The Economic Effects on Engineering

The COVID-19 has impacted not just the health of people, but the health of engineering and manufacturing companies, from extreme unemployment to alterations in production.

Introduction

The manufacturing sector in the US has undergone massive transformation and developments, especially during times of crisis. This includes the World Wars, the nuclear and space races during the Cold War, the Information Era (and emergence of computers), and the COVID-19 pandemic of the early 2020s. These events can result in not only industry-wide developments, but also internal developments as well. How companies respond to crises such as the present one, COVID-19, can be seen in different facets of the engineering and manufacturing industries. Developments include changes in product demands, company revenue, national employment, and other aspects related to production and economy. How companies respond to crises such as the present one, COVID-19, can be seen in different facets of the engineering and manufacturing industries. Developments include changes in product demands, company revenue, national employment, and other aspects related to production and economy.

Amidst the COVID-19 Pandemic

With the arrival of the COVID-19 pandemic, the US was placed under quarantine, reducing physical contact and thus the need for in-person activities. This prompted many jobs in the digital industries to increase in demand.

Even at the beginning of the pandemic in the US, jobs related to software engineering and programming have increased in openings. “.NET Developers” experienced a 12% increase in job posts, with cybersecurity engineers experiencing a 20% increase in job posts.

The changes in the social and economic structures experienced by the US have also come with concerns and doubts regarding the operations of industries during the pandemic. The National Association of Manufacturers found that some of the top concerns included “potential global recession” and “financial impact.”

Changing Economic Status of Companies

Throughout the “lifetime” of an engineering company, the company will experience many “ups” and “downs” regarding financial and economic stability. Often, crises like the COVID-19 pandemic will result in a sharp imbalance in that stability. One example can be found in software engineering. The increased demand and use of computer software have pushed progress to be made. Another example is found in the production company, Honeywell.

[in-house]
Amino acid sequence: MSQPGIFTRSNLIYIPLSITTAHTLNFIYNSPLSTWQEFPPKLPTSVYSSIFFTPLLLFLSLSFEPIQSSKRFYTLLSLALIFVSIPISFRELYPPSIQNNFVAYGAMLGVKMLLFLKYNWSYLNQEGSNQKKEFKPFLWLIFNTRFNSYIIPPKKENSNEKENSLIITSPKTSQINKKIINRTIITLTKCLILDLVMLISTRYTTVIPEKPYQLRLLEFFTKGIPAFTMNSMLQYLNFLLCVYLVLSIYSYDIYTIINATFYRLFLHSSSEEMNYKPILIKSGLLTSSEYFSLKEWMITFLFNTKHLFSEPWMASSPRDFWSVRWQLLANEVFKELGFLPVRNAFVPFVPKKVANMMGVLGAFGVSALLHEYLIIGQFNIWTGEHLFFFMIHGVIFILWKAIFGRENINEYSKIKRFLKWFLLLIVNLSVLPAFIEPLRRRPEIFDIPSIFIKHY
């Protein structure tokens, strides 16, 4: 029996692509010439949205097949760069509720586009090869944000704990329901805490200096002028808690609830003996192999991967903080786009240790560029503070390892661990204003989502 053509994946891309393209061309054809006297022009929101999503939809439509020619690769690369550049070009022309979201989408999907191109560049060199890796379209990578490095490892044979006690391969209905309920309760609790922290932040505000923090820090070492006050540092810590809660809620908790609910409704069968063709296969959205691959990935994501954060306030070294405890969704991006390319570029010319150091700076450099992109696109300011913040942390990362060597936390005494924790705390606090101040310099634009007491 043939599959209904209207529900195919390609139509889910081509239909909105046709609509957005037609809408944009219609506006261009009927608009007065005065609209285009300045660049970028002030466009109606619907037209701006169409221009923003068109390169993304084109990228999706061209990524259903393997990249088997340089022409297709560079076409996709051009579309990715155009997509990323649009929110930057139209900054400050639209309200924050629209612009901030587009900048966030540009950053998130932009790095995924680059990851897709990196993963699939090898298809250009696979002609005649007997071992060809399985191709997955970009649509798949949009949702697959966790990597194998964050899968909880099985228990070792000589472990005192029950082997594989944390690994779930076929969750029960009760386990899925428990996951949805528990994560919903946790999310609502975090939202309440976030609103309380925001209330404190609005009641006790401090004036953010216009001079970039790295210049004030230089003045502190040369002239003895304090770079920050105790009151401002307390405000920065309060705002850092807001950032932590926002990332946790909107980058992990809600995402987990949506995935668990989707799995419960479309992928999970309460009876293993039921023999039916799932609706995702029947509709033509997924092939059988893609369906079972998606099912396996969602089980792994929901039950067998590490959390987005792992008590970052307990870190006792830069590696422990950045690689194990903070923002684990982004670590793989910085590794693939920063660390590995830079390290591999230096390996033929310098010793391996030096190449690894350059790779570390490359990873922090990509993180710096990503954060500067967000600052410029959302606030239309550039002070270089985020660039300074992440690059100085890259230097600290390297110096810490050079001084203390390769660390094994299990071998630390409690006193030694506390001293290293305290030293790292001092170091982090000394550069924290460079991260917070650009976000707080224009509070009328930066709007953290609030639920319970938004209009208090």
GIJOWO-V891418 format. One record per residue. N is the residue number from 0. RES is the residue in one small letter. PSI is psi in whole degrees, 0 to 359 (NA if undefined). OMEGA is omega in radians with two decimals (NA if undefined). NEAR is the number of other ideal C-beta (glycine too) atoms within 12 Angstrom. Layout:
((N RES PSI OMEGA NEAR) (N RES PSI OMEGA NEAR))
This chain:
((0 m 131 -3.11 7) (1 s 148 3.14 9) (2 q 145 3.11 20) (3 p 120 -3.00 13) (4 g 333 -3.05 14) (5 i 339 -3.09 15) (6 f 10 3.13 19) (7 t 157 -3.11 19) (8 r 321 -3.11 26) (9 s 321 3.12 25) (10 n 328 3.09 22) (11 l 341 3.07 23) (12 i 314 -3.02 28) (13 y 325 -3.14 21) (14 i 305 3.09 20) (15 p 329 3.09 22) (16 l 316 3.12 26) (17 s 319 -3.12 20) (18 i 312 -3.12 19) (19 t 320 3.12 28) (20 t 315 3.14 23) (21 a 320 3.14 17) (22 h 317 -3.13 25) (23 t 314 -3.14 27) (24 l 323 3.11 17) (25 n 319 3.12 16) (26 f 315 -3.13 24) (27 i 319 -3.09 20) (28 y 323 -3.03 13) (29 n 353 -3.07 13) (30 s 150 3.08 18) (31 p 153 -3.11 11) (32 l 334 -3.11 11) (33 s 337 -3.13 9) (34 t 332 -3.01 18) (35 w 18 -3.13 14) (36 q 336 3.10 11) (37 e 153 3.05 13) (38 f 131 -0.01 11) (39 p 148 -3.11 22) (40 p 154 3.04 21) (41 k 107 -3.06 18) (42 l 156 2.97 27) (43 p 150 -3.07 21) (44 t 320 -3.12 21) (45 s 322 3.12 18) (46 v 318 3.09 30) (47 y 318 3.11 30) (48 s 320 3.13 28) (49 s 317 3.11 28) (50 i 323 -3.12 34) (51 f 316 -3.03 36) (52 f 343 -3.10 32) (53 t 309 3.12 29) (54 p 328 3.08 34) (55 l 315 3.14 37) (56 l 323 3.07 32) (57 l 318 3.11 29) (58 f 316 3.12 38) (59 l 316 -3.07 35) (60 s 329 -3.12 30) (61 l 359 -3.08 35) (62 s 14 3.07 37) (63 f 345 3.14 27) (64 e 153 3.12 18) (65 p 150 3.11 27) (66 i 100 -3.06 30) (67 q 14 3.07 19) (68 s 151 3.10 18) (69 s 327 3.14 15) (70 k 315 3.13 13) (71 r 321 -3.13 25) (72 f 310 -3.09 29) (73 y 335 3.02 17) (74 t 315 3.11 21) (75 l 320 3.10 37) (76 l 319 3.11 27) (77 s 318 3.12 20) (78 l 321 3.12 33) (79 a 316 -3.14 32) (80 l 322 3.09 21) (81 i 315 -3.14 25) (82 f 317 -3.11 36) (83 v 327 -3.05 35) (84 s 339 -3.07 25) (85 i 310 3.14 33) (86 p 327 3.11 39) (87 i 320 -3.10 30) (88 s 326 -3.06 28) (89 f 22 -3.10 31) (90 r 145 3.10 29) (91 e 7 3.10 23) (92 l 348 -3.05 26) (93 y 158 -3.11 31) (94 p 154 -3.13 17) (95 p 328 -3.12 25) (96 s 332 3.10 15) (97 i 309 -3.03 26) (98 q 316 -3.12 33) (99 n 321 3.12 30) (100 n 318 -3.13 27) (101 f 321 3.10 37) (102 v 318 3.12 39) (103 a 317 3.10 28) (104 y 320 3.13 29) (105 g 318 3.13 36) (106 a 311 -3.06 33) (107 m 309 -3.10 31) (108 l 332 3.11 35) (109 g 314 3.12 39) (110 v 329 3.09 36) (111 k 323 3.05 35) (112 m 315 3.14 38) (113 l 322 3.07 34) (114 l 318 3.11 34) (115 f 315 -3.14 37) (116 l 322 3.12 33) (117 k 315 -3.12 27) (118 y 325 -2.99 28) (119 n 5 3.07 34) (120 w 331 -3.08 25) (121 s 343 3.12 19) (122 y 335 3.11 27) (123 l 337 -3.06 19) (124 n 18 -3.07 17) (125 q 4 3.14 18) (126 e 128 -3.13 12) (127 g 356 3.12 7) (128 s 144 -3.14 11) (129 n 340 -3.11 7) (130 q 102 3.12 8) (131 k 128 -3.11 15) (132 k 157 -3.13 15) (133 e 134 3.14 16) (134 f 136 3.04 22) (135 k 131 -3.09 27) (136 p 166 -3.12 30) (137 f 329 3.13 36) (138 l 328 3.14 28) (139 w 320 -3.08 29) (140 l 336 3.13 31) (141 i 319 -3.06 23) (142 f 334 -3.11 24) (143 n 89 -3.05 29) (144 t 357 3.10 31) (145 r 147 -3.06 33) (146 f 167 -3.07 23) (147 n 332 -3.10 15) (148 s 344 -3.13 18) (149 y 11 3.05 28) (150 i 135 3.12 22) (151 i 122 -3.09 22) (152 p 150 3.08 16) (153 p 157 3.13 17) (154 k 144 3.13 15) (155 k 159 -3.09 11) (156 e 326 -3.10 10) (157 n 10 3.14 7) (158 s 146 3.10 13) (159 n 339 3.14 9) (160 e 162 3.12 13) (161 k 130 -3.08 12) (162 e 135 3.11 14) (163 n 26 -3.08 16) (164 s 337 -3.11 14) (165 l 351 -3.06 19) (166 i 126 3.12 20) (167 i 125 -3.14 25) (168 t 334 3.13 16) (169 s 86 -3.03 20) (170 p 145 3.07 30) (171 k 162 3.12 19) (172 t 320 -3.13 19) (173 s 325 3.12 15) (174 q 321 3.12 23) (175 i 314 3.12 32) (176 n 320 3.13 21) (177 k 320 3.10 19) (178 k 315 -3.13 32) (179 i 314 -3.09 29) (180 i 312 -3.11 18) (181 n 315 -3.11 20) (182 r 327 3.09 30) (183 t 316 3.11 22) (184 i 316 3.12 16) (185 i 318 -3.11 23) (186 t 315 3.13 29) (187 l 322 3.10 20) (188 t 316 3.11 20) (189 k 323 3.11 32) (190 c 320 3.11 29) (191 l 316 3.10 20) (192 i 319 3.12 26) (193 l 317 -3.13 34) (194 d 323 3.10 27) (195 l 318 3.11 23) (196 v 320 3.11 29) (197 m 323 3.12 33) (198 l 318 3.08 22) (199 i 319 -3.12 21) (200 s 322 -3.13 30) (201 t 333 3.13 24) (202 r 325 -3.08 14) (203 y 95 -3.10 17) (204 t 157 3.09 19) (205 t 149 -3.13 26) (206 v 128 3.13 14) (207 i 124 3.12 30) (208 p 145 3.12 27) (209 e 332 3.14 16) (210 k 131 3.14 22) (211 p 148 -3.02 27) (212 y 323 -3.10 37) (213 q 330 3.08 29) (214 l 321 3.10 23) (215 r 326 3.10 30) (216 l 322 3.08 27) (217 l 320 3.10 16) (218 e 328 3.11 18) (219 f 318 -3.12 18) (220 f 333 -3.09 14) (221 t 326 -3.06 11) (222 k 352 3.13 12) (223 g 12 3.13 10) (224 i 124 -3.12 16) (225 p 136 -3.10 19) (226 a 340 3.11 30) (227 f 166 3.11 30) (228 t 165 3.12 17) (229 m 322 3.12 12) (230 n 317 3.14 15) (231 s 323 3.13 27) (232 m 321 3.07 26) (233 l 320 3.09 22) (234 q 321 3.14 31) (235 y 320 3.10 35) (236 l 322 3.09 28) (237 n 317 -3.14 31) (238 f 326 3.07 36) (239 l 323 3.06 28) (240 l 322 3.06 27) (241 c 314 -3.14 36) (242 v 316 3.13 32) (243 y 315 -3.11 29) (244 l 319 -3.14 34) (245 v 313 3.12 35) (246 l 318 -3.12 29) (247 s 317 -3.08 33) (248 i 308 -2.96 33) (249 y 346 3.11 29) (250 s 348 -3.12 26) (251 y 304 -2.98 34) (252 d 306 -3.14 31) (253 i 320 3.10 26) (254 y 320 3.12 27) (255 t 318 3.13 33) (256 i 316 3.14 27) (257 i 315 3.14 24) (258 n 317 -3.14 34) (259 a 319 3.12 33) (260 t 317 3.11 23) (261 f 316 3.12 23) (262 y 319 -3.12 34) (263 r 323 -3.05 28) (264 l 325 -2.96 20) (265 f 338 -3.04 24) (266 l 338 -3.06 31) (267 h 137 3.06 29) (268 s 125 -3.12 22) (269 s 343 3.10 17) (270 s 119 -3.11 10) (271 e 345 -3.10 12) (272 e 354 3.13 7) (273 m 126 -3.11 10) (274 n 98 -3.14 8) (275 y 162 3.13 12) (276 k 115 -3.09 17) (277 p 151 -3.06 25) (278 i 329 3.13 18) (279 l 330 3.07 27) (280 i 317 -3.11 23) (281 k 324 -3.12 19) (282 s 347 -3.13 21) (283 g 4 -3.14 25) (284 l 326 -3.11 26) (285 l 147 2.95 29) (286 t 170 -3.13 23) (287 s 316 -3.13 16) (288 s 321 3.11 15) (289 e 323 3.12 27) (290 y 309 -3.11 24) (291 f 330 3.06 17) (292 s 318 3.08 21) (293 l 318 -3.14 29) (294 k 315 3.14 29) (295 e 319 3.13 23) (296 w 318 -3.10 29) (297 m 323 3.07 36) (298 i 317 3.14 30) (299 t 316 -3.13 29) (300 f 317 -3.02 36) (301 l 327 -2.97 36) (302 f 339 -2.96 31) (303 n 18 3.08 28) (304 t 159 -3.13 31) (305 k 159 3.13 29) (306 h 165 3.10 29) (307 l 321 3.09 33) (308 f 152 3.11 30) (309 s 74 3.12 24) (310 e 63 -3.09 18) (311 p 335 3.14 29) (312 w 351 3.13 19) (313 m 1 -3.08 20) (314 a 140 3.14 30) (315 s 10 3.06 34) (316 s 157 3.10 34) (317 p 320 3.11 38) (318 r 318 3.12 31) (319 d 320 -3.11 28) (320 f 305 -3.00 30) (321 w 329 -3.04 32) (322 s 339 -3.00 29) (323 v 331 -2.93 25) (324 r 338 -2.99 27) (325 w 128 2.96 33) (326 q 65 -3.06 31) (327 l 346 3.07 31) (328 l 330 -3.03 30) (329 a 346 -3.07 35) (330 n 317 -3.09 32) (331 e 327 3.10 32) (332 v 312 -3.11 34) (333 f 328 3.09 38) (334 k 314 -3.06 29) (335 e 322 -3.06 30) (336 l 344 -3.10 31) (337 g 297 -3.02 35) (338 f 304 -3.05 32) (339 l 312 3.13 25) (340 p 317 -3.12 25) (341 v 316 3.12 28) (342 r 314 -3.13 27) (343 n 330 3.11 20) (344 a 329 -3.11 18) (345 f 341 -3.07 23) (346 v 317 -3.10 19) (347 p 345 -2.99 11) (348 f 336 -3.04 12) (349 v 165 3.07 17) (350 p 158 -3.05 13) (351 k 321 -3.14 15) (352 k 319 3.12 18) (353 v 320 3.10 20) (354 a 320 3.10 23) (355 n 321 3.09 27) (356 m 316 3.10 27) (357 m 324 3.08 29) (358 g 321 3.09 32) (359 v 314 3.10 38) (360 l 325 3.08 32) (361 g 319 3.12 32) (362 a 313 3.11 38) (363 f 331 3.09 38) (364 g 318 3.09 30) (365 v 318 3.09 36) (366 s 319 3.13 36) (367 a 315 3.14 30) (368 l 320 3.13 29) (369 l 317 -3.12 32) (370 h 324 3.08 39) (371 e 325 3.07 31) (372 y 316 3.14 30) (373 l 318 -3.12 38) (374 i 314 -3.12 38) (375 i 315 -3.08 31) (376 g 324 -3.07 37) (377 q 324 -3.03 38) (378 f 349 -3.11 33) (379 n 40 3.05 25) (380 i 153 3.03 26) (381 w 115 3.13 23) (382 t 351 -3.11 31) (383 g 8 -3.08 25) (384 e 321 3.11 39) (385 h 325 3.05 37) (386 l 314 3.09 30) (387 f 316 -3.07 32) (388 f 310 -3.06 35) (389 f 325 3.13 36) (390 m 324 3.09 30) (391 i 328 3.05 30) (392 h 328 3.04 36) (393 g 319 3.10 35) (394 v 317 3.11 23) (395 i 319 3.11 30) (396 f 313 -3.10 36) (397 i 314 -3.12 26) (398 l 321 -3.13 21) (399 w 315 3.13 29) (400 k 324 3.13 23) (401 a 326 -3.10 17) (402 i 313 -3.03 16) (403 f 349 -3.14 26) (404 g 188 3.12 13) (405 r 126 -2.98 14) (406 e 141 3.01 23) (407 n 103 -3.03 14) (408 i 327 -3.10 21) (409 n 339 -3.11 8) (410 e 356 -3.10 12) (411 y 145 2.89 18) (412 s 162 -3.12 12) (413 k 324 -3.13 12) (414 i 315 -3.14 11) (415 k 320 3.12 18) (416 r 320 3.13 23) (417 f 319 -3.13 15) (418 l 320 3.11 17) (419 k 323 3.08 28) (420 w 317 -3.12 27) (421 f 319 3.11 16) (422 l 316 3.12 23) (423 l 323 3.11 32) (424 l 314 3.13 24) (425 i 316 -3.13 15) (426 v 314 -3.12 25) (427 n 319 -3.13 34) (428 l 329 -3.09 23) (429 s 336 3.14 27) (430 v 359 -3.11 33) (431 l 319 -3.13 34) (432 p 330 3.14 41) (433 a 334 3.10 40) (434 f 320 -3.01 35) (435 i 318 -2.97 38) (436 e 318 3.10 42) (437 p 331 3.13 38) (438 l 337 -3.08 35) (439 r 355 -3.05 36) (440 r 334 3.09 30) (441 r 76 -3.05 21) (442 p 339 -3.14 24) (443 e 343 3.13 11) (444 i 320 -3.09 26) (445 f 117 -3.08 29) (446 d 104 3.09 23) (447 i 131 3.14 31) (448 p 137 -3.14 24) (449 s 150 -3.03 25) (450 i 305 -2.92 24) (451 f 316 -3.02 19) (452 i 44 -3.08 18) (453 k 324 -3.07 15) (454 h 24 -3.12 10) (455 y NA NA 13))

As indicated in the graph, Honeywell experienced a decrease in its value in the late spring and early summer of 2020. At this time, the nation was first experiencing the changes due to the pandemic.

National Unemployment

In addition to changing the economic position for a particular engineering group, there can be large changes on national levels of the economy. Take for example the national employment. As the demands in different products changed, the input, in the form of labor, changed with it: the less a product was demanded, the fewer workers were needed to create it.

As seen in the graph, unemployment rates for architectural and engineering jobs were higher during the pandemic, when manufactured products and engineering were less needed. This change has not only made it hard for the individuals who were unable to maintain their jobs but for the companies whose production and revenue output was not to their potential.

New Manufactured products

Global crises such as the COVID-19 pandemic have also prompted some production industries to create equipment and products to assist in the crisis. Some of these products include facial masks, ventilators, and plexiglass, which are commonly being used for protective measures during the pandemic.

In addition to a greater demand for items like facial masks, there have also been some specific demands that have required alteration of these masks. One example can be found in the Clear Mask, which was designed by undergraduate students at the Johns Hopkins University. Because some employees and workers are deaf, being unable to read lips while talking has greatly inhibited communication. Alterations such as these in type of material and the shape of masks has reflected changes in how the manufacturing industry is responding the the pandemic-related demands..

The specific demands and changes for facial masks required that manufacturers calculate different geometric and spatial alterations to the mask. This included extruding the front as seen in the image to the left, or forming triangular structures as seen below. Creating structures like triangles provides mask structure while providing room to speak clearly.